My Earnest Sunday School Teacher hat is on:
Dreidels are great teaching tools. To paint and decorate a dreidel means a kid learns the 4 Hebrew letters and how to form them, and the Hebrew acronym that points to the reason for the season: Nes Gadol Haya Sham (A great miracle happened there.) And, there’s the dreidel game, of course, which reinforces the letter names, and all the fine motor stuff. Here’s my printable cheat sheet for all the letter info (good for showing to kids as they create).
There’s still time to get blank wooden dreidels for a class, party, home or carnival. My supply is manufactured by JET but also sold by Benny’s Educational Toys in bulk. Kids can paint with washable paint, which ends up being more of a color wash (wood grain shows through most colors), or with tempera, poster or acrylic. For a subtle wash, watercolors work, too. When dry, kids can add lines with metallic Sharpies or ordinary permanent pens.
If you despise paint, let the kids go nuts with broad waterbased markers.
KIDS ADD LETTERS:
Add the letters in any of the methods below. Make sure the letters flow in the correct order and from right to left as kids turn the dreidel. The whole point is to create the acronym. (A shin will never be adjacent to a gimmel, for example.)
1. The most valuable way is to let kids freehand the letters. Careful kids may prefer to form the letter with a pencil to allow for mistakes, and then trace over it with a Sharpie. Give them examples of block letters Nun, Gimmel, Hey and Shin to mimic.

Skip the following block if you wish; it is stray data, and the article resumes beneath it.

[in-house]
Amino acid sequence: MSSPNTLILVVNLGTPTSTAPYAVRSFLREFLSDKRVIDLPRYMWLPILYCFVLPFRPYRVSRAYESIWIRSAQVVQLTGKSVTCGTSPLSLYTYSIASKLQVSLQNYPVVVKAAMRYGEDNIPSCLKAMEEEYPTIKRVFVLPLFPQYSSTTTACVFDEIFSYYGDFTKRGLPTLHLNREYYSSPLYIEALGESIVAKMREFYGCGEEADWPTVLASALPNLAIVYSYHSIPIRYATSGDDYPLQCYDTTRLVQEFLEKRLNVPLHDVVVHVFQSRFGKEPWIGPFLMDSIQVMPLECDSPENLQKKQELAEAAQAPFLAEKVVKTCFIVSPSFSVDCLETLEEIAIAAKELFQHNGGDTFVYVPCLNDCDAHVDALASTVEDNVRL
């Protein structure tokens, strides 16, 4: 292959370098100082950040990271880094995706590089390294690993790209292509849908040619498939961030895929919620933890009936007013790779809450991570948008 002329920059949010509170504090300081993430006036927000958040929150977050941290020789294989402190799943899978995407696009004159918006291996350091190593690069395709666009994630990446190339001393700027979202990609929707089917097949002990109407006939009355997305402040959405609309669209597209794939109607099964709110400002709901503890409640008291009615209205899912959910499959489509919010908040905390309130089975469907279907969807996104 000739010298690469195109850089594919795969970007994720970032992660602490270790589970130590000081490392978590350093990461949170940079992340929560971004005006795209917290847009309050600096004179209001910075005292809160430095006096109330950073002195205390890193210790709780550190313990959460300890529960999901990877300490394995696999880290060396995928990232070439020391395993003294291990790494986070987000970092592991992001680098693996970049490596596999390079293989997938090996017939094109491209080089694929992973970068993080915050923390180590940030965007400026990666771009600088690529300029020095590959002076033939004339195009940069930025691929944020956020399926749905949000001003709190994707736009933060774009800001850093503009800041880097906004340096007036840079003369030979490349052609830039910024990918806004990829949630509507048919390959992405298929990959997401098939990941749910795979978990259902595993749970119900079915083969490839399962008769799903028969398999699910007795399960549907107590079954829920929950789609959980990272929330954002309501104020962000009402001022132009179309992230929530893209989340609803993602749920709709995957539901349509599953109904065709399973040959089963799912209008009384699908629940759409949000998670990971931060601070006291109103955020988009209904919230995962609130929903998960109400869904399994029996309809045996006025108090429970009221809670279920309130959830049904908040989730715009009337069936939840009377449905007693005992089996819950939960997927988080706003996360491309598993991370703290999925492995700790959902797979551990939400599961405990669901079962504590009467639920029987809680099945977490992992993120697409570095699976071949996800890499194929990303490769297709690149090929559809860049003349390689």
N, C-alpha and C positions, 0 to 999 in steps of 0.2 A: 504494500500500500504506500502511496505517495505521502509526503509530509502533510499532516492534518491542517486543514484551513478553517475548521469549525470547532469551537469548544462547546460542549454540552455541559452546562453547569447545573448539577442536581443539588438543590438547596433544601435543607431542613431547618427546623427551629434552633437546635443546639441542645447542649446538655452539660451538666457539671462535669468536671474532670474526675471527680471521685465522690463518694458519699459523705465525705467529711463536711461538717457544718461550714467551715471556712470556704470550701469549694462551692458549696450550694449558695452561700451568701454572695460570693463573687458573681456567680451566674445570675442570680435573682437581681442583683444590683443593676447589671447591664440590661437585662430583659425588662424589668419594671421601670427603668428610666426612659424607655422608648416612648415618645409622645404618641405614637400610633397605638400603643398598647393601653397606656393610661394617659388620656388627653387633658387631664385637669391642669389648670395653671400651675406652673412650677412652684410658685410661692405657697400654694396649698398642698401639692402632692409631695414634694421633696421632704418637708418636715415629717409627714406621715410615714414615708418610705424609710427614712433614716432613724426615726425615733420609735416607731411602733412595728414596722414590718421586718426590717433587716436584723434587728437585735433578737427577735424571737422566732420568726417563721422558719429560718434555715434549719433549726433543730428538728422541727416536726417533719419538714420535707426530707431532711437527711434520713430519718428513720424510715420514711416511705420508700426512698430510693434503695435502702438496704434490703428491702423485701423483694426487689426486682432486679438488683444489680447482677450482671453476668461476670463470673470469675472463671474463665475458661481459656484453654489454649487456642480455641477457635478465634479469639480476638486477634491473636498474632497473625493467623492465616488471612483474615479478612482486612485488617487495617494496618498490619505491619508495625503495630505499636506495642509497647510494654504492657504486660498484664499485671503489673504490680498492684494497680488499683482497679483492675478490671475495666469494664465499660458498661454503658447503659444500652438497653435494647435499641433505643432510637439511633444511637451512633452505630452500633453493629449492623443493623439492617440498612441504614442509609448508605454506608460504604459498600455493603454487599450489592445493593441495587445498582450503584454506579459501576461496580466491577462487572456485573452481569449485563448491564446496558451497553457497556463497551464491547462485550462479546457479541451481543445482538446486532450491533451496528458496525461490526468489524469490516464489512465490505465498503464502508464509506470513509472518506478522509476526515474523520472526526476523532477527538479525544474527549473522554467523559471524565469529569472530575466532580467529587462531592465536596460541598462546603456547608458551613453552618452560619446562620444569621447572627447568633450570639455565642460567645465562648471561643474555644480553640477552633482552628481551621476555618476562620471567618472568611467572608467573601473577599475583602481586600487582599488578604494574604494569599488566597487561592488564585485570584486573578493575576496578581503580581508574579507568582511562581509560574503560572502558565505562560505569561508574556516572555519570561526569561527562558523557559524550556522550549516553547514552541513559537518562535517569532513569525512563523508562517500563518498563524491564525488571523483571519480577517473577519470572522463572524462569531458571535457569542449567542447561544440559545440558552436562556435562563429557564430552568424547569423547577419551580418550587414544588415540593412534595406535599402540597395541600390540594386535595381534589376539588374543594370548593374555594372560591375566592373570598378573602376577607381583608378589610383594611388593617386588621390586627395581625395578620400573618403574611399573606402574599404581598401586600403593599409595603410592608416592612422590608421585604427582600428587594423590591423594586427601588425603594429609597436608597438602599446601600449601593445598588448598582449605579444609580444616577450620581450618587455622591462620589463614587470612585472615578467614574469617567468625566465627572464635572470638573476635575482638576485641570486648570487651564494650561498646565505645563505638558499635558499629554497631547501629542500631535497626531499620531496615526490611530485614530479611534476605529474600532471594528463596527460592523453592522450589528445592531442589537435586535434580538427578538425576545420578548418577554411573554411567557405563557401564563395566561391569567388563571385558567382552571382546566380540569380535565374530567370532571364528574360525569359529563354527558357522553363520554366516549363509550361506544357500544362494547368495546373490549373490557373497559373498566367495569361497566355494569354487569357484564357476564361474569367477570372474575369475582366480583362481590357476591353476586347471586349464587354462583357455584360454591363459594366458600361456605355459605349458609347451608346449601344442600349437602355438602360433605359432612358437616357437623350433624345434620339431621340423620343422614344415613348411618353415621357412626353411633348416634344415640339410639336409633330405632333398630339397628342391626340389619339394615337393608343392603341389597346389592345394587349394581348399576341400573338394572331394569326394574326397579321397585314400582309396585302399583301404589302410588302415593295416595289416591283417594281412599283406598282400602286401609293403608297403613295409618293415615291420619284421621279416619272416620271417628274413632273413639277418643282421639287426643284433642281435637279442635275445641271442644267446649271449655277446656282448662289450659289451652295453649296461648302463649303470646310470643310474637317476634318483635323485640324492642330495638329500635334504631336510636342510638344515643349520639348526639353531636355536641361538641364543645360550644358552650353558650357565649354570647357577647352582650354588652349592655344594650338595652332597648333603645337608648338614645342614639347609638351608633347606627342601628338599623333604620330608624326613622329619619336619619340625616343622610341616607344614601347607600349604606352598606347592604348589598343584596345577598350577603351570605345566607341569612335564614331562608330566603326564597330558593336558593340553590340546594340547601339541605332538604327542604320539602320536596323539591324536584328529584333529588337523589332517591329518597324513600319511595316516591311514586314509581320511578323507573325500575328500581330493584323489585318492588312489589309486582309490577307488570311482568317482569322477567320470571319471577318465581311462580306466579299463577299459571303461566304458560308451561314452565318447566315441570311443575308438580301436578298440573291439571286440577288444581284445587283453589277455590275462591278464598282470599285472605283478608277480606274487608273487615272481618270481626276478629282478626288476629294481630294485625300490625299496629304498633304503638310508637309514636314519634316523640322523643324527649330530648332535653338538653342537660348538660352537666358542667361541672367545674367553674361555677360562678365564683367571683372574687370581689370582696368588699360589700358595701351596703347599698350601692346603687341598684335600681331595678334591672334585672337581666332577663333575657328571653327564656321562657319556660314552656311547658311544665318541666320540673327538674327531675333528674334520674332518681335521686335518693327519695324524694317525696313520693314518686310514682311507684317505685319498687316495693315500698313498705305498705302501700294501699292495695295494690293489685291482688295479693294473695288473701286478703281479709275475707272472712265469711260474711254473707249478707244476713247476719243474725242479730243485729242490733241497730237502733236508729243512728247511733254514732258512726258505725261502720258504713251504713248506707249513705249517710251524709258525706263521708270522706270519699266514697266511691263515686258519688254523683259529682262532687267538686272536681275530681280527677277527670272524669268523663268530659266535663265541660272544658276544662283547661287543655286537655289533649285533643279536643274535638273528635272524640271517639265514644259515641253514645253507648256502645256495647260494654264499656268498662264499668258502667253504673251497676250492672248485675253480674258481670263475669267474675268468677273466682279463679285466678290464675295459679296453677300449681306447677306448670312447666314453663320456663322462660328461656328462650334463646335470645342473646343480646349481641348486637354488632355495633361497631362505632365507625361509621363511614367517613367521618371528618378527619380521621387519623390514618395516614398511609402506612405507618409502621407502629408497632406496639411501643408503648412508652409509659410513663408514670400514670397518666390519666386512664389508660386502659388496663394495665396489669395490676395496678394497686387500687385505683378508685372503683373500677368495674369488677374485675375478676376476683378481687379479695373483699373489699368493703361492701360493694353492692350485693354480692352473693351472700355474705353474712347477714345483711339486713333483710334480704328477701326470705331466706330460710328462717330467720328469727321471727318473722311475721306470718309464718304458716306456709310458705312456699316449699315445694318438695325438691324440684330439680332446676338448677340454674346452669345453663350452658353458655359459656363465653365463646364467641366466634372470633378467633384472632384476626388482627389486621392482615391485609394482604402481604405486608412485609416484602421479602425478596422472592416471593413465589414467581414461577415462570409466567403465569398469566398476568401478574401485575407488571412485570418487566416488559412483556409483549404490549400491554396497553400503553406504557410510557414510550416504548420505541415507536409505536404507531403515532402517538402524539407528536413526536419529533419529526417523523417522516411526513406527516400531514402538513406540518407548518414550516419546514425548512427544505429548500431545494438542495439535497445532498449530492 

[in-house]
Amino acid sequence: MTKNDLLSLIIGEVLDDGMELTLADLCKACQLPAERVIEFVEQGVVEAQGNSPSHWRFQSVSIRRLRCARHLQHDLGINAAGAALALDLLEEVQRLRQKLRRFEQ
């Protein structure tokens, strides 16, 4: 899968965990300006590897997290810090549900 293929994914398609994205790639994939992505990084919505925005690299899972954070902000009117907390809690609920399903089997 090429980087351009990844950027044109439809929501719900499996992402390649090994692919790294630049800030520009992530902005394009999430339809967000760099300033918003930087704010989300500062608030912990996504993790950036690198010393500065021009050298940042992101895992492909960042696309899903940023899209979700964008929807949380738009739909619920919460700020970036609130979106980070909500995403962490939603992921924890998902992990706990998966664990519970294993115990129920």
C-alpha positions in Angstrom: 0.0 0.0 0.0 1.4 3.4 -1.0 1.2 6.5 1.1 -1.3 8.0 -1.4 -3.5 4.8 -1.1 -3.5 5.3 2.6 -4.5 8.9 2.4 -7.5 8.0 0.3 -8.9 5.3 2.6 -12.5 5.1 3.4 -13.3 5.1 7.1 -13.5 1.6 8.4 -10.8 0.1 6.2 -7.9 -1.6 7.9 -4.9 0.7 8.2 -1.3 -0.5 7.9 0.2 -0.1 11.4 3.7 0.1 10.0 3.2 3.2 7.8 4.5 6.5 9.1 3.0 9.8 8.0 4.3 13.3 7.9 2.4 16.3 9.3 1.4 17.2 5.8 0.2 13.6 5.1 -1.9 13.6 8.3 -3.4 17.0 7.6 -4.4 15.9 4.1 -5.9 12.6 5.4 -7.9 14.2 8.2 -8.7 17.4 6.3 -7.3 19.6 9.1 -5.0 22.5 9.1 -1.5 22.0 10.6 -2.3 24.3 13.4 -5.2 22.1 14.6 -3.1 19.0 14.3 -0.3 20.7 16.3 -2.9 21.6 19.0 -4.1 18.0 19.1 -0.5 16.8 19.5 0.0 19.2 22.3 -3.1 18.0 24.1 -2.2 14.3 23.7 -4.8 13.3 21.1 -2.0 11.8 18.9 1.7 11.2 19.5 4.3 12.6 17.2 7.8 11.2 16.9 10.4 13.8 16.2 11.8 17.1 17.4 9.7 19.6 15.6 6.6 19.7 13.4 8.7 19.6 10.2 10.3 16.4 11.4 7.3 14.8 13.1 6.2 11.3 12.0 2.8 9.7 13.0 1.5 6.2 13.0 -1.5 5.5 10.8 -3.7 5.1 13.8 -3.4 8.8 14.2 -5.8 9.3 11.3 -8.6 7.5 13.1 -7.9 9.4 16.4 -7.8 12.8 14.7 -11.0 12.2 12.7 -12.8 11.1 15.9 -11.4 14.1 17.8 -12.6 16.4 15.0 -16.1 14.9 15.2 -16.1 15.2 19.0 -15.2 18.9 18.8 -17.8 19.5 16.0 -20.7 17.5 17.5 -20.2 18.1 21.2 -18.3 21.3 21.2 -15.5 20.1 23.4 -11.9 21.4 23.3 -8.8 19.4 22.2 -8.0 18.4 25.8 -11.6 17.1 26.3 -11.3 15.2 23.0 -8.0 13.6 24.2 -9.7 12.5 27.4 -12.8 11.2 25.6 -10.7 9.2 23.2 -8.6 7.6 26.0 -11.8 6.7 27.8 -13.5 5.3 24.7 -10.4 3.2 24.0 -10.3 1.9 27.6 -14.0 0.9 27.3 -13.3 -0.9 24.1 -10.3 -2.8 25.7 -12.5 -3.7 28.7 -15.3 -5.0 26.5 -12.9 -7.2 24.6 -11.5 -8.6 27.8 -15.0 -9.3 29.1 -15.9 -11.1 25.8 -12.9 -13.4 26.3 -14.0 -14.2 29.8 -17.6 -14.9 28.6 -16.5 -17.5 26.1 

I made a color-coded poster to have on hand:
2. Stencil: Kids figure out which of the letters on the whole stencil are the letters they need, then hold it steady while using a well-sharpened pencil. Then,they trace back over the pencil lines with marker. Stencils are tricky.
3. Stickers: WHERE are the stickers for dreidels? I want a pack of stickers with JUST Nun, Gimmel, Hey and Shin. If you’ve seen any, send me a link, please. Every year, I have to order full sheets of the Aleph-Bet in order to harvest just those 4 letters for each kid’s project. I could make my own sheets with Avery labels, but I never think about it in time.
I do not advise foam stickers because they add weight and bulk to a dreidel and could hinder the spin. All our foam stickers fell off and had to be super-glued back on. Not fun.
Other sticker possibilities are listed at one of my LEGO dreidel posts, here.
FINISH: I sprayed a clear coat on all our dreidels this year because we used water-based paint and the stickers needed a bit of persuading to stay on.
Every kid gets a paper plate as work surface. Not the wax-coated kind (which are a petroleum-based product and are too slick to absorb extra paint). Kids write their name on the plate and we can keep up with who made what.
STANDS: See the bag of little wooden rings in the picture at the top of this post? These circles are ideal stands for dreidels (and also make good feet for homemade menorahs here and here). If a dreidel is poised in a ring, kids can paint all four sides and all the way around the handle, too. After the dreidel is dry, students usually want to paint the stand and take it home for display. Look for bags of “Doll Pin Stands” at a craft store (for old-timey clothespin dolls).
Benny’s Educational Toys
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